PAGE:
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Back in the mid-80s, when our paths first crossed, The June Brides already seemed peculiarly middle aged - certainly in comparison to the frenetic snakebite-fuelled angular-isms of Big Flame, A Witness, Bogshed & the other bands I was obsessed with at the time - & their predilection for Help The Aged attire & Angry Young Man hairdos suggested a particular type of small-town post-Smiths emotional decorum that I didn't have much use for back then. From my "born & bred" Nottingham perspective, The Brides' ramshackle sound & appearance brought to mind Alan Sillitoe's writing, & of the intelligent & aspirational working class youth of Arthur Seaton's ilk, growing up on the cusp of the 1960s, frustrated by the suffocating conventions of post-war 1950s Britain, quietly rebellious, & desperate to outreach the leaden experiences of their parents' drab ration book lives. A couple of friends owned The Brides' There Are Eight Million Stories... mini-LP, but it's affable provincial-isms, typified by the scratchy sleeve illustration, made only a marginal impact on me at the time. Money was inevitably tight &, personally, I was only really familiar with them c/o their 1st rate Peel session (which, like just about every other band's of the period, I obsessively taped & archived) &, somewhat ironically, Big Flame's jagged molestation of "Every Conversation", the Bride's 2nd single & eventual signature song, also recorded for Peel's show. On reflection, Big Flame's cheerfully anarchic cover provided ample indication of how adroit a songwriter Phil Wilson actually was - despite the doubling of tempo & the guitar's resemblance to a swarm of tetchy wasps, it's simple, contagious melody shone through, undaunted by the Hulmerists' trebly racket. Phil's writing, already as accomplished as that of better known contemporaries such as Lloyd Cole or Paul Heaton, was - I think - rather ill-served by the band's ragged production values, & the augmented fidelity that a visit to the BBC's Maida Vale studios guaranteed hinted further at the capacious scope of his talent. With hindsight, it's surprising that The Brides weren't snapped up by one of the smaller majors (Go! Discs were interested at one point, I believe?) for some flirtatious DAY! TIME! AIR! PLAY! & a top 40 knee-trembler or 2. From the outset, the band admirably refused to play to type - knocking back an appearance on the NME's C-86 compilation for worry of being steered into a "shambling" cul-de-sac &, despite an unexpected NME front cover & a support slot on the Irish leg of The Smiths' Queen Is Dead tour (at Morrissey's behest), they quietly bowed out in 1986.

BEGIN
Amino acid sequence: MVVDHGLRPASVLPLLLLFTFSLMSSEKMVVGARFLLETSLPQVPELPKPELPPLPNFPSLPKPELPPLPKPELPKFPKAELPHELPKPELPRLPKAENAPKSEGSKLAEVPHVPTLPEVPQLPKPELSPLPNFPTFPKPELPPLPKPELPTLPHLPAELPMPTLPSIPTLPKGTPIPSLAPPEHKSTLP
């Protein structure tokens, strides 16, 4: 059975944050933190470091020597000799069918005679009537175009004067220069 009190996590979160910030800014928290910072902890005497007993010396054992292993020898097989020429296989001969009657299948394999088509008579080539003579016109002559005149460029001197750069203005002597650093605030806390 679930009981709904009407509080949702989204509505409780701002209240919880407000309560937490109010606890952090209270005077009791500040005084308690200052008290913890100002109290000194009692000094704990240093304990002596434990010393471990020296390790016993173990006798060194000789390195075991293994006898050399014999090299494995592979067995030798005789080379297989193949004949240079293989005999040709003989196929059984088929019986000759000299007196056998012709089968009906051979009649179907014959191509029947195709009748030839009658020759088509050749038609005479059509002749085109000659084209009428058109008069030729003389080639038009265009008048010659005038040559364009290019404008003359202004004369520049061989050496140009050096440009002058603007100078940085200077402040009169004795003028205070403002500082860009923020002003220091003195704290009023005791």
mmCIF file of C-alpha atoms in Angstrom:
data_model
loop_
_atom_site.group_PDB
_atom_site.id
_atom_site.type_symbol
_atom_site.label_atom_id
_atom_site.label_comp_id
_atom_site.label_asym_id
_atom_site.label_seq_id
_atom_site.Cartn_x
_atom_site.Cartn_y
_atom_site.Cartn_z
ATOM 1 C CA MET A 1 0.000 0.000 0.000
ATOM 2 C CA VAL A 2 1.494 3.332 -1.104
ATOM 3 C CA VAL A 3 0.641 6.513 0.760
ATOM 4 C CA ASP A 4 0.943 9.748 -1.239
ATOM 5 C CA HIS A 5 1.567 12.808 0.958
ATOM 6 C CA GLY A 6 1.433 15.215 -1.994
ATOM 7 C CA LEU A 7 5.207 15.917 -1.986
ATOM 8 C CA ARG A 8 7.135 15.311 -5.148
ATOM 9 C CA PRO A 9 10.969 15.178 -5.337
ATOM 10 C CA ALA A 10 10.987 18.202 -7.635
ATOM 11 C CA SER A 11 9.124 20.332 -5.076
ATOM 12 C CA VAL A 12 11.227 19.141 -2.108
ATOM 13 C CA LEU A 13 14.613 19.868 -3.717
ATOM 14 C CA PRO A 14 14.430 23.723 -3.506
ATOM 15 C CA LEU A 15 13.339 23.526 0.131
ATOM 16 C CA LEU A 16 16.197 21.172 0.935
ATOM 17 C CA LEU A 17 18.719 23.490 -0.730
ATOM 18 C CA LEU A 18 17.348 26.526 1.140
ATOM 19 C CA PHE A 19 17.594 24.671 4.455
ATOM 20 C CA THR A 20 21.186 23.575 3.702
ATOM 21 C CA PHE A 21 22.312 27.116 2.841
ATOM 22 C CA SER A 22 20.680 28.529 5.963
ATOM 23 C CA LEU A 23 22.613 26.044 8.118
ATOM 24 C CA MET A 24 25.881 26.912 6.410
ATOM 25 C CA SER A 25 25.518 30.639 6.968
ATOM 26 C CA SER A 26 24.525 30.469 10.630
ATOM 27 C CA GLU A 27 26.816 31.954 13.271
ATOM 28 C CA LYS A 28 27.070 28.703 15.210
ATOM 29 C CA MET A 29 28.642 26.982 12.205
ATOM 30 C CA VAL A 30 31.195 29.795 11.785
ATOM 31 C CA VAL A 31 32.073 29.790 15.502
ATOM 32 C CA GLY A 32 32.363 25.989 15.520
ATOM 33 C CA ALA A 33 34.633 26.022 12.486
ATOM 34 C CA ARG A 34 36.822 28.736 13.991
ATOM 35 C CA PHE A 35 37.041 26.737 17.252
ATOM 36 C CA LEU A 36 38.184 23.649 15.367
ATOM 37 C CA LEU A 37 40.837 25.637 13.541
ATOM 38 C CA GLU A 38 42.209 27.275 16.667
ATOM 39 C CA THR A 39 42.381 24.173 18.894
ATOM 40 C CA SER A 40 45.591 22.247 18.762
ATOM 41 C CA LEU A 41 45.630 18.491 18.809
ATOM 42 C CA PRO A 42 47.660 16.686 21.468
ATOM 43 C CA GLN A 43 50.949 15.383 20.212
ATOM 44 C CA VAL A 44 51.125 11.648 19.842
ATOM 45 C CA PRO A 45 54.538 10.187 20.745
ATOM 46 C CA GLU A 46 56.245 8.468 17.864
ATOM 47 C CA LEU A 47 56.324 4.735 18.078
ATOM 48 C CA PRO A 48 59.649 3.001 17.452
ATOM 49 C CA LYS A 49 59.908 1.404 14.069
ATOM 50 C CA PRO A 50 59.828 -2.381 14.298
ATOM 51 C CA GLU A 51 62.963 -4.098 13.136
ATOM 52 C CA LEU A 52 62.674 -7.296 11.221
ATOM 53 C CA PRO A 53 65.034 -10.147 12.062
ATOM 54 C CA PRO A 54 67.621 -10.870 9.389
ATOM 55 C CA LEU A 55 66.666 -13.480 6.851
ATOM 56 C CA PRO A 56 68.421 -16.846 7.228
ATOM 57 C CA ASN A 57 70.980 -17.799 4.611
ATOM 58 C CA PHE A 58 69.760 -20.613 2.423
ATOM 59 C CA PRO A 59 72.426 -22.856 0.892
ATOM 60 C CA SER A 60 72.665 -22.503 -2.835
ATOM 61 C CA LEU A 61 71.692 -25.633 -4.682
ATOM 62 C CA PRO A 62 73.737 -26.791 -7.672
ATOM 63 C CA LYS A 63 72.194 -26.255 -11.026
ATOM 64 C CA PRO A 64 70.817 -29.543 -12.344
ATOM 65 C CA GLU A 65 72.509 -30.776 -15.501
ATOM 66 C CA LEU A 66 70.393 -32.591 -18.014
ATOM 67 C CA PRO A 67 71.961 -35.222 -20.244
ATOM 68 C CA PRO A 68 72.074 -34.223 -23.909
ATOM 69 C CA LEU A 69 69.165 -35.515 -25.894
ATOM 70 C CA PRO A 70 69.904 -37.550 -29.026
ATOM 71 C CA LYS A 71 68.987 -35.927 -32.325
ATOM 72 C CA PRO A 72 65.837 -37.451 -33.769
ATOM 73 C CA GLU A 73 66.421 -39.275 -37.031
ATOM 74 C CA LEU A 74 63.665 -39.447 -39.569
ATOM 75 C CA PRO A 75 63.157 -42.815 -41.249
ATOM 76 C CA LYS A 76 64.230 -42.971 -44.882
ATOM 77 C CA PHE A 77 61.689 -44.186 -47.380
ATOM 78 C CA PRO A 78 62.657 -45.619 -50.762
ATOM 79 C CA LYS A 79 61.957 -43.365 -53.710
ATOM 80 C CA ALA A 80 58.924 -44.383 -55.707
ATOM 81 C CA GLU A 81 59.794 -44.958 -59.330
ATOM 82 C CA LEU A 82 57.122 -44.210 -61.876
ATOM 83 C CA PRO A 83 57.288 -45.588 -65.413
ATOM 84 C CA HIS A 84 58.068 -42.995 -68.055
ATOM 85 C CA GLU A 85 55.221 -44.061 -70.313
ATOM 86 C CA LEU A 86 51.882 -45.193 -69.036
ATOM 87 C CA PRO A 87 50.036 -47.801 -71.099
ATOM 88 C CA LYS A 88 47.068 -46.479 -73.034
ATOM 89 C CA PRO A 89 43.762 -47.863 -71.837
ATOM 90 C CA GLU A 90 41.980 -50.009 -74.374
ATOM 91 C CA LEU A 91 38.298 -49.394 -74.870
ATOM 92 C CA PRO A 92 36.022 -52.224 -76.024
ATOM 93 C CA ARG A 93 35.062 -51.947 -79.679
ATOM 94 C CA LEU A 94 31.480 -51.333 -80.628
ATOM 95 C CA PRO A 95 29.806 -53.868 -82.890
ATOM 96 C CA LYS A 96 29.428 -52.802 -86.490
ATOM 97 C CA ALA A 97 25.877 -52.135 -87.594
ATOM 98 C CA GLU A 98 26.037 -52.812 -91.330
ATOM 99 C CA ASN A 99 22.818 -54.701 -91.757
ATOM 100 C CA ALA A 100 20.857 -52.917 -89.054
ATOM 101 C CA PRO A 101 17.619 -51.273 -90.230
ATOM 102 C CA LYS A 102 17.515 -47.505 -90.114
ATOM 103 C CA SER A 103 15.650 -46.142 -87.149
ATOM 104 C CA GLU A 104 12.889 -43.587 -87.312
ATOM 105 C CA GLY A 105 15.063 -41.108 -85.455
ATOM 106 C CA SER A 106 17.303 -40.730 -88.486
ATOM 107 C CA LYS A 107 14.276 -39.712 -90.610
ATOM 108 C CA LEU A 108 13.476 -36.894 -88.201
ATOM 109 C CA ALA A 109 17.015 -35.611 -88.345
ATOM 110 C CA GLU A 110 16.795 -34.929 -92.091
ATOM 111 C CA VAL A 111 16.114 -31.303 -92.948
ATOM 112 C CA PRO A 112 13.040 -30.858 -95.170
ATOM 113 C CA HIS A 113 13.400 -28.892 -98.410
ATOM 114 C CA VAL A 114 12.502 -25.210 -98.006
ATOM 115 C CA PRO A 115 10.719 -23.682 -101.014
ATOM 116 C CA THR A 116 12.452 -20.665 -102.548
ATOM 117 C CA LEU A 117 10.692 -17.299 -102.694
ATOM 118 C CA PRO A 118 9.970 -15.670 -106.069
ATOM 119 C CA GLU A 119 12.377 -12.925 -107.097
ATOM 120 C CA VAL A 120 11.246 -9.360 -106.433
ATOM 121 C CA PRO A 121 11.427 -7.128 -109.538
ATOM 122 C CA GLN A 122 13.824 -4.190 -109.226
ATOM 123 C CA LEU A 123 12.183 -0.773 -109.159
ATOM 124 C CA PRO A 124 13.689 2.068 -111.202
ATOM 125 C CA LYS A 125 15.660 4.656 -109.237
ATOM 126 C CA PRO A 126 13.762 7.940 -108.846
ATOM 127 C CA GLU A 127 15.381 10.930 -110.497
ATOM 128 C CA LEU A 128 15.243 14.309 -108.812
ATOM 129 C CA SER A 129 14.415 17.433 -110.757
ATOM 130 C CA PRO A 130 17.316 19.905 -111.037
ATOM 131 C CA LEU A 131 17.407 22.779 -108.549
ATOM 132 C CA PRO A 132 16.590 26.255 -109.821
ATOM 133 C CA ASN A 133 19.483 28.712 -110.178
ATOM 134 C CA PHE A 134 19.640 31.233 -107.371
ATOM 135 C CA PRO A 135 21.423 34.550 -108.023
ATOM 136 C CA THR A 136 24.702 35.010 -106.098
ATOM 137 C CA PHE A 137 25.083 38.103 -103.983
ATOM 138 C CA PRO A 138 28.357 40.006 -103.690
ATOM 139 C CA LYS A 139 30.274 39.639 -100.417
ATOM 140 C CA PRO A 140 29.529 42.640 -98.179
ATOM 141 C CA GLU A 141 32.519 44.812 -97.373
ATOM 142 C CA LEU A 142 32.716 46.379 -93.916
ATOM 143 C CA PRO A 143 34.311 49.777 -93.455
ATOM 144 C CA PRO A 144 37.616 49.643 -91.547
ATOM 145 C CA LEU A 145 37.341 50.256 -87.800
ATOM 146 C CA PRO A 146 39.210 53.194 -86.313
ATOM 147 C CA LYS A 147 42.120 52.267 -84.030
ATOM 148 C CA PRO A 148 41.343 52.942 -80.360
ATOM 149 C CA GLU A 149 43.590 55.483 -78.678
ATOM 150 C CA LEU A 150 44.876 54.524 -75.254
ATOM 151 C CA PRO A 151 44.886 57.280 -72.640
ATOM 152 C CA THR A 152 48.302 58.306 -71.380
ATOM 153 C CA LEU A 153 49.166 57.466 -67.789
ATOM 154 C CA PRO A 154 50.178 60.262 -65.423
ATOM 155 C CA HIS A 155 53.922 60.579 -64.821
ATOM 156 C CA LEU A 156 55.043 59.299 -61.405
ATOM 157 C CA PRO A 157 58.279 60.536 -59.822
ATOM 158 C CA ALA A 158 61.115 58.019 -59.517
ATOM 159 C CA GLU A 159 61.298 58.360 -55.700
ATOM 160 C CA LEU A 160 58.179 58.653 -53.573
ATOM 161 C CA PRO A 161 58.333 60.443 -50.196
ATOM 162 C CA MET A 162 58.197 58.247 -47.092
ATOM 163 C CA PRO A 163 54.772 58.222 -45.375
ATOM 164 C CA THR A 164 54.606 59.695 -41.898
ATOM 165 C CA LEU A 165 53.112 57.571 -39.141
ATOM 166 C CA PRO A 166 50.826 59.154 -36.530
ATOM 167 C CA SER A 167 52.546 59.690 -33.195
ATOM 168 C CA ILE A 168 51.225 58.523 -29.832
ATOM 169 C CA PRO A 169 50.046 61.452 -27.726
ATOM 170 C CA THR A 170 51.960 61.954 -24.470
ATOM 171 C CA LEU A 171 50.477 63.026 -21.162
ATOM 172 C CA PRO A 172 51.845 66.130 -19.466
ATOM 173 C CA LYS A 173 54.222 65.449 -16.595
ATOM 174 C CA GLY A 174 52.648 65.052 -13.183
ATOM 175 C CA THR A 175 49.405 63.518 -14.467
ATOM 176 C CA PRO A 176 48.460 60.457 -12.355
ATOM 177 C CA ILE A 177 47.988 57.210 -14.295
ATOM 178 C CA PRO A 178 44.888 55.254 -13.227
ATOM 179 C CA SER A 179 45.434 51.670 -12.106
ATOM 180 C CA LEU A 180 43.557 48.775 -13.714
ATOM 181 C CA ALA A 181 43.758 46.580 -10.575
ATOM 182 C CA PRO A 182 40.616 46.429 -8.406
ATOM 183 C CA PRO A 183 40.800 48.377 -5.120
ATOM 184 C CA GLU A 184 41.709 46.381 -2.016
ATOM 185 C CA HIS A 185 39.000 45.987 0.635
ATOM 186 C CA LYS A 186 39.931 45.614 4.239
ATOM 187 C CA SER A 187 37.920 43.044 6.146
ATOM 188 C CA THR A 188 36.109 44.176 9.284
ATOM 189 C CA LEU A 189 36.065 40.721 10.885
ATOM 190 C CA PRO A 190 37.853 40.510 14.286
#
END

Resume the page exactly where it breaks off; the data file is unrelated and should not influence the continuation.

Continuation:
So, stumbling across them by chance last weekend at Derybshire's compact & bijou Indietracks festival, amid a faintly apocalyptic landscape of abandoned signal boxes, land locked railway carriages, deconsecrated churches & pop-up owl sanctuaries (not unlike a scene from The Bed Sitting Room in fact!), it was genuinely heart warming to see how fondly regarded The Brides still are - by sanguine twee-pop fledglings & harrumphing old farts alike. Having had a couple of decades to really "get their shit together" - though the trumpet still sounded gloriously erratic, of course - their jubilant performance was surprisingly beefy at times* (*insert your own jokes about encroaching middle aged spread here please), though they're not quite the "funk-rock oldies" that certain other reviewers may have confusingly tagged them! Interestingly, the yearning "A January Moon" (from their just-released Between The Moon & The Clouds EP), was rolled out towards the climax of their set, alongside the inevitable "Every Conversation", & was a genuine highlight.

Ah yes, the new June Brides single... It's simple, it's charming, & it reminds me of Sundays (though not The Sundays). The mature nature of their earlier work (exhaustively collated here) means that, 25 years on, The Brides don't have to stomp 'n' grunt 'round the studio in an unsightly attempt to recapture the lean savagery of their disaffected youth (© New Musical Express, probably) - they've grown gracefully into musical middle age &, better still, it suits them. Nowadays, they're the musical equivalent of a well-read Penguin paperback - dog-eared, slightly foxed. shelf-cocked, et al... but still transforming the mundane into something ineffably poetic.

Though I remain a fully paid-up acolyte of the humble 7", the extended 10-song CD edition of Between The Moon & The Clouds is definitely the one to own, comprising 2 versions of the string-laden title track, an acoustic rearrangement of "Every Conversation" (Phil trading lines with Laura Turley), & previously unreleased odds 'n' ends aplenty from Phil's extensive archive (including outtakes from his neglected solo LP, God Bless Jim Kennedy, & collaborations Nick Halliwell's shockingly underrated The Granite Shore). Though, on occasion, it's difficult to ascertain where Phil Wilson ends & The June Brides begin, one hopes that with virtually all of the Brides' original line-up back on board, the band might FINALLY get 'round to recording their bona fide full length debut at last?

n.b. You can hear extracts from The Moon & The Clouds EP over at Occultation Records' site (they released The Granite Shore's stuff as well). Next stop: a couple of Manchester shows with fellow Occultationists Factory Star & The Distractions, to promote the latter's first album in (yikes!) 30 years.